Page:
I am also quite pleased with the compatibility as well. So far, I’ve not run into any application that won’t run. Some are not as smooth, but they do run. As a rule, if it runs under Windows 7, it will run under Windows 8. I am sure there are exceptions, but I have not run into them.

Microsoft is still being dodgy about a release date, but all evidence points to an October release. I can’t wait.  I thought Windows 7 was Microsoft’s best, but, that might just be Windows 8 instead.

Microsoft’s big week…phones and lawsuits

It’s been a pretty good week, PR wise, for the company that calls Redmond, Washington it’s home. Indeed, it has. First, Microsoft showed off its own tablet family, based on Windows 8, then they show off Windows Phone 8 at the Windows Phone Summit and Motorola offers a settlement in its on going legal battles with Microsoft.

We’ve already discussed the Surface tablet, here, so I won’t rehash that.

I would like to talk, briefly, though, about that legal issue and then the phone.

Motorola is suing Microsoft over critical parts of the H264 video codec.  The patents in question are a fundamental part of H264 and Moto had agreed, early on, with the standards body that they would license the patents in a fair and equitable manner.  Well, Microsoft brought about a suit against Moto regarding syncing technology used in the companies Android products. This upset Moto who then sued over the H264 stuff. They wanted an injunction against the XBOX 360 and other relief. Congress critters along with companies like Apple wrote the ITC on behalf of Microsoft, imploring them NOT to ban imports of the console. Yes, Apple was aiding Microsoft here, as they have products that use H264 as well.  Fast forward to now, and Moto wants to settle and not have their products held up either. They have offered 33 cents per Android device to Microsoft and cut what they wanted from Microsoft to fifty cents (down from 2.24 percent of revenue per device family.) No one expects Microsoft to accept this, but it is a step forward and only adds to Microsoft’s perceived ‘wins’ for the week.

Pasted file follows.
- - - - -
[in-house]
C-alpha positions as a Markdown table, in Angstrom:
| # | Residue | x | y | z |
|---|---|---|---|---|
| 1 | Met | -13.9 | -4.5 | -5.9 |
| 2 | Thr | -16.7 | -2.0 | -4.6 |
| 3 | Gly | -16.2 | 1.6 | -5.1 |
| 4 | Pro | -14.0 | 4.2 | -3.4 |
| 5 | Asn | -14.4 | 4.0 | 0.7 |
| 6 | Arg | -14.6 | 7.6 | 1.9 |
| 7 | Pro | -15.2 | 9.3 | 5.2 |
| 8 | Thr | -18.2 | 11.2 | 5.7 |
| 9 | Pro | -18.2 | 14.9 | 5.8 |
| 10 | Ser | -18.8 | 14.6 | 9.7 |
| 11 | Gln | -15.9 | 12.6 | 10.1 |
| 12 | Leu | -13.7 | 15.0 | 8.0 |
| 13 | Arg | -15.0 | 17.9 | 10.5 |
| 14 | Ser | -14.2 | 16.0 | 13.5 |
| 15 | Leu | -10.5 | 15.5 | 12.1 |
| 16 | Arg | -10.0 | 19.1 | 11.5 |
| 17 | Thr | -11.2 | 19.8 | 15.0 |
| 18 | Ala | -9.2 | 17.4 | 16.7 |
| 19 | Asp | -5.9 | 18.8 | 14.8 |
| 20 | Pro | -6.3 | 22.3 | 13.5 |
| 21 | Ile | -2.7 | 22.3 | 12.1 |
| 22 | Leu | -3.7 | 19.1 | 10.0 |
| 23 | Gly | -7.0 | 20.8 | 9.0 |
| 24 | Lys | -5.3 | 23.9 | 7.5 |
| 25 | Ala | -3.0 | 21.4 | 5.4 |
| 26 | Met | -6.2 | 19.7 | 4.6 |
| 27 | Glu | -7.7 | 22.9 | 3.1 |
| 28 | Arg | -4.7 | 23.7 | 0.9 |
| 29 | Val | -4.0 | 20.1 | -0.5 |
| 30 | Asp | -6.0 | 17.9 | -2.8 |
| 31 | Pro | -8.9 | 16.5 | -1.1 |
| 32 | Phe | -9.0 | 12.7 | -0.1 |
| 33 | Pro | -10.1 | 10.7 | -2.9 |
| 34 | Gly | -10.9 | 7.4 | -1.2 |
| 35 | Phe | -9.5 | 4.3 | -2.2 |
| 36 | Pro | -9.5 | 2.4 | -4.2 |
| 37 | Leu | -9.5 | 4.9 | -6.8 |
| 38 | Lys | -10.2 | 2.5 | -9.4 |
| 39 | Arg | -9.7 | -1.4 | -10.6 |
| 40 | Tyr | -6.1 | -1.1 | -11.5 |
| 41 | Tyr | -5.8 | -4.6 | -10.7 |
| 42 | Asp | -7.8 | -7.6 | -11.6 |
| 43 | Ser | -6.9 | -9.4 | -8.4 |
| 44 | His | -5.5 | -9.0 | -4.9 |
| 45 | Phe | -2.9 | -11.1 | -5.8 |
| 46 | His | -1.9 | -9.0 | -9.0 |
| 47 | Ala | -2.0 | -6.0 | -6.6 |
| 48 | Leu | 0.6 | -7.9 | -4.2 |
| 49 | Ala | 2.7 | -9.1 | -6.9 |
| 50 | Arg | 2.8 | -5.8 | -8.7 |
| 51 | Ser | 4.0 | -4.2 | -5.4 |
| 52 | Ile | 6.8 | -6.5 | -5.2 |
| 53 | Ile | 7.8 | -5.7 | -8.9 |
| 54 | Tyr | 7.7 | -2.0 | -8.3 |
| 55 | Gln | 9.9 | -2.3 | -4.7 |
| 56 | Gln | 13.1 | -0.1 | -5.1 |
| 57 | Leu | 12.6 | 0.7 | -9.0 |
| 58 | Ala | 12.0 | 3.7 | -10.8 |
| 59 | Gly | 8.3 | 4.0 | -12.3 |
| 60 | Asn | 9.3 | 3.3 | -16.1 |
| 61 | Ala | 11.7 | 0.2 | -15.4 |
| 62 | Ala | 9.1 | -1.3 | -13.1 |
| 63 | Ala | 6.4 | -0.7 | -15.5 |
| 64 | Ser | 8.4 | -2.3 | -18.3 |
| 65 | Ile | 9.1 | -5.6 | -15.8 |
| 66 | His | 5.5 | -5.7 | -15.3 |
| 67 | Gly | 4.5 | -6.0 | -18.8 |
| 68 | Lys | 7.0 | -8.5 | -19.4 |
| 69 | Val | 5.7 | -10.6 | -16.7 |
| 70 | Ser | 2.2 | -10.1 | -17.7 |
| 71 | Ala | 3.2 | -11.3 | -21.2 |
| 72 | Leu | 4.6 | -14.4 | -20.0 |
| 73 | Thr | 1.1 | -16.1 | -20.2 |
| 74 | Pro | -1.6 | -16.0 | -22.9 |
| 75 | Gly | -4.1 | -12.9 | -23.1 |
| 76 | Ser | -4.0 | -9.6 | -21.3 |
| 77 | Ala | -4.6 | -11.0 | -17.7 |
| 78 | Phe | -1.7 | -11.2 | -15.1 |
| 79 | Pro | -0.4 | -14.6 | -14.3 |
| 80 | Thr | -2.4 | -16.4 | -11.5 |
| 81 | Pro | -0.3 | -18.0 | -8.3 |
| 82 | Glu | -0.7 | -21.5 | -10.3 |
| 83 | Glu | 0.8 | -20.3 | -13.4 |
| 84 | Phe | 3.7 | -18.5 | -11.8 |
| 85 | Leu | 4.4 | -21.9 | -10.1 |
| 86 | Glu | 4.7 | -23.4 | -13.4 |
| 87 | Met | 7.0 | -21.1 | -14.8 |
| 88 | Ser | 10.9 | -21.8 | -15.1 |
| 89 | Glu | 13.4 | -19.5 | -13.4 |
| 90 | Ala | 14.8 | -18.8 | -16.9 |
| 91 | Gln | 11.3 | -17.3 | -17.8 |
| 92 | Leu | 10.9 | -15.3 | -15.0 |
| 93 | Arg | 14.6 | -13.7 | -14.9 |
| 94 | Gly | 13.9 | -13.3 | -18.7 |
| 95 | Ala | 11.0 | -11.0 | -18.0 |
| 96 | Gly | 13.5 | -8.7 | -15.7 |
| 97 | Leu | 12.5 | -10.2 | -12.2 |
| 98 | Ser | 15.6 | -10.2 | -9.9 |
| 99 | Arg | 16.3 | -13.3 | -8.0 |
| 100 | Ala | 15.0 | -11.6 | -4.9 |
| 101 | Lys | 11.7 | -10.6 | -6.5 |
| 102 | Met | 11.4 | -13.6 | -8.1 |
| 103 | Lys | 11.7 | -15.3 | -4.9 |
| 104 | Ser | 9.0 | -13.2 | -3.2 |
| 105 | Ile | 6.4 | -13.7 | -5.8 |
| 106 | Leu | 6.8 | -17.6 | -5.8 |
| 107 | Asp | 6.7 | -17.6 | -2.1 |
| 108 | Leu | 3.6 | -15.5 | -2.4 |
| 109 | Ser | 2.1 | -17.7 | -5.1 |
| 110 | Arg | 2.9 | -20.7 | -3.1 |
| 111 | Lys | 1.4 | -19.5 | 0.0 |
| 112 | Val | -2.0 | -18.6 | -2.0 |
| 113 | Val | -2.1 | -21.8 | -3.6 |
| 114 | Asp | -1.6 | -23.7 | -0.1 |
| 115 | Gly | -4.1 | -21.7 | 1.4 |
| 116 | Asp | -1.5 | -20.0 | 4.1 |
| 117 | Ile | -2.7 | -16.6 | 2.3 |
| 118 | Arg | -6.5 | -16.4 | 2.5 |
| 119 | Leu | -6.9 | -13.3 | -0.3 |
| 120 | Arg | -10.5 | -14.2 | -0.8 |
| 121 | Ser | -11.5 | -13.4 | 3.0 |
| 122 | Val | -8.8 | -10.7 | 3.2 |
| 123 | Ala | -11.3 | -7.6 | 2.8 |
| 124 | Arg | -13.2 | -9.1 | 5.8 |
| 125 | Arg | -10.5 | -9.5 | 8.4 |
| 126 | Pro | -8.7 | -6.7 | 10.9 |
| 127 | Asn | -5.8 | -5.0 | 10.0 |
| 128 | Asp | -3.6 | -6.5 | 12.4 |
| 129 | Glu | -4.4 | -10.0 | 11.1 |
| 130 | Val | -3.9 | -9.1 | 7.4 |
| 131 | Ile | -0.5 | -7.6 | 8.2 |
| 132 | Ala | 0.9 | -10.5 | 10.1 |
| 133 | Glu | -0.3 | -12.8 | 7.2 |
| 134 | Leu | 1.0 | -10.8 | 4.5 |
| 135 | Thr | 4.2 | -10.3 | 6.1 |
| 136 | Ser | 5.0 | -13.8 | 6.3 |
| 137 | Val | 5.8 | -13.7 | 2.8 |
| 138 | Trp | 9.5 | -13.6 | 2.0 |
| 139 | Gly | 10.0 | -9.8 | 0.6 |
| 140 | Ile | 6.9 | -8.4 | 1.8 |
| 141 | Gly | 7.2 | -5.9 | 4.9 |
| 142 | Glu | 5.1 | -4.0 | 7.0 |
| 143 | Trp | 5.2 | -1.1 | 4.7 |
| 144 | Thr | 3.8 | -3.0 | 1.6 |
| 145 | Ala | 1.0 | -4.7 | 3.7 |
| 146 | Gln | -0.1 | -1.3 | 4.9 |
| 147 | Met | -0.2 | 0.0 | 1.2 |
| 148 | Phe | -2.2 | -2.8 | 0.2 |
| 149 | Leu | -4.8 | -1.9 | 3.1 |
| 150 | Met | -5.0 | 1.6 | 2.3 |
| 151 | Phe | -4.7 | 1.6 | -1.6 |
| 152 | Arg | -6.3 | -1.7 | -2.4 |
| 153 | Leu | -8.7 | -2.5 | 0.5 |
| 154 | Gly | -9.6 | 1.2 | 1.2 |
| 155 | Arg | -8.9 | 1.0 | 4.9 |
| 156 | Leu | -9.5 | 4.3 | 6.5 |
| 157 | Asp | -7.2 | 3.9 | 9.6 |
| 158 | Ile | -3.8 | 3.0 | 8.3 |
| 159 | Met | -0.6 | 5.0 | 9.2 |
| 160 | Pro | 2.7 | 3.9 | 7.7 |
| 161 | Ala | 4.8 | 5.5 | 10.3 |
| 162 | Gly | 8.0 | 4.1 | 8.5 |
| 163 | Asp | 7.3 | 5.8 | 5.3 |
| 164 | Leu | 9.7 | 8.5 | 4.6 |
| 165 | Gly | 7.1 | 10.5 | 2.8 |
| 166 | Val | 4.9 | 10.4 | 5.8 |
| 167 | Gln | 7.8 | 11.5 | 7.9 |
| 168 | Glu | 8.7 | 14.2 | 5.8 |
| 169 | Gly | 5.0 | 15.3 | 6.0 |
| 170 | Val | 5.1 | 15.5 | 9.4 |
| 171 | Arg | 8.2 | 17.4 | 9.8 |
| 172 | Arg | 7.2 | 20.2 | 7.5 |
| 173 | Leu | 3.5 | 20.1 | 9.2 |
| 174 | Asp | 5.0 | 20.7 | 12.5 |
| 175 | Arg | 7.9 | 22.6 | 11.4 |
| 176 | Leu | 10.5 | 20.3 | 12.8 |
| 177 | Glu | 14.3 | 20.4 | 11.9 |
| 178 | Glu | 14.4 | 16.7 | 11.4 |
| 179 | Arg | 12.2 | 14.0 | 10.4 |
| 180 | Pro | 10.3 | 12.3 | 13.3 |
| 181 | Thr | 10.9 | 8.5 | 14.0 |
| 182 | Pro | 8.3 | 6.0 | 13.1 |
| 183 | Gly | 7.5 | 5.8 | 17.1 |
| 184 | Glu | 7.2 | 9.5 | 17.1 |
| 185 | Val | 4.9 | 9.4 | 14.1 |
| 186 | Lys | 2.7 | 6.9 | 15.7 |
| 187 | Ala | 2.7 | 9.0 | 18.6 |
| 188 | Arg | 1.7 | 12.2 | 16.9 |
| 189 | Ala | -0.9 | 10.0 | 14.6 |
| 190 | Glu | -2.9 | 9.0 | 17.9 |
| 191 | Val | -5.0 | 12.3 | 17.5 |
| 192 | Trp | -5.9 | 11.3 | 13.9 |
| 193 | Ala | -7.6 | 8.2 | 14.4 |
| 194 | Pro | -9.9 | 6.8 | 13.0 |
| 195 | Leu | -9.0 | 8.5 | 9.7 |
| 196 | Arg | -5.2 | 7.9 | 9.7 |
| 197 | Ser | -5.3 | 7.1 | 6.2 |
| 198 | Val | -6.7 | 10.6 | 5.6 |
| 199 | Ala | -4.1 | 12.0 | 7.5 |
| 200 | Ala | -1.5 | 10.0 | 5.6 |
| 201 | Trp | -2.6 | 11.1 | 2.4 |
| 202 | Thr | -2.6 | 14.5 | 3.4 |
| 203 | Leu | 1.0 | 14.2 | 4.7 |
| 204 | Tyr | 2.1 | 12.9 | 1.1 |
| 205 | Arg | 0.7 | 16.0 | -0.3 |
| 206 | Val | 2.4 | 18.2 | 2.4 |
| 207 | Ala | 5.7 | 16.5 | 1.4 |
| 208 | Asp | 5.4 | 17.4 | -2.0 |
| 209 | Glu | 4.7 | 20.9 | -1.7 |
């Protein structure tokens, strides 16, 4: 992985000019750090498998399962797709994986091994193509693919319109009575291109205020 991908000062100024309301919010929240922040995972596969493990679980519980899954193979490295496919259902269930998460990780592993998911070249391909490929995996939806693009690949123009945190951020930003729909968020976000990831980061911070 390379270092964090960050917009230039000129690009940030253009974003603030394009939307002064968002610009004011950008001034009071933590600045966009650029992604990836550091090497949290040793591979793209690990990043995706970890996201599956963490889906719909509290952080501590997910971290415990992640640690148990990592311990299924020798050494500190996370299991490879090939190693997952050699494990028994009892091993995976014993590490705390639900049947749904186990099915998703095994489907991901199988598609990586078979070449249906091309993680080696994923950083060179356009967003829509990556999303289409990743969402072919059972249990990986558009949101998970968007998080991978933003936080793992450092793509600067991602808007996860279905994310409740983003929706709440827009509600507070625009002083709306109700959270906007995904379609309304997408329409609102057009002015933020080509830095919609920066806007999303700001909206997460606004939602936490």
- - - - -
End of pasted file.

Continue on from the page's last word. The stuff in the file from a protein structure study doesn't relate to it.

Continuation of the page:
Microsoft unveiled the next version of its smartphone operating system, Windows Phone 8.  The new version shares much of its underpinnings with its desktop overlords.  So much so that there is a ‘shared core’ and many apps can be ported to Win phone 8 with only ‘minor’ changes. Visually, what they showed was similar to Win Phone 7.5 except for the home screen. The tiles are customizable now.

Other features highlighted include NFC which allows for wireless sharing of data, files, credit card information and more.

The OS supports more screen resolutions now and better processors. It is a pretty decent step forward.

Microsoft did confirm that existing phones will NOT get an upgrade to the new OS. Instead, they get a point release update that gives them some, but not all of the new features.

I’m glad I have waited, I knew there was a reason.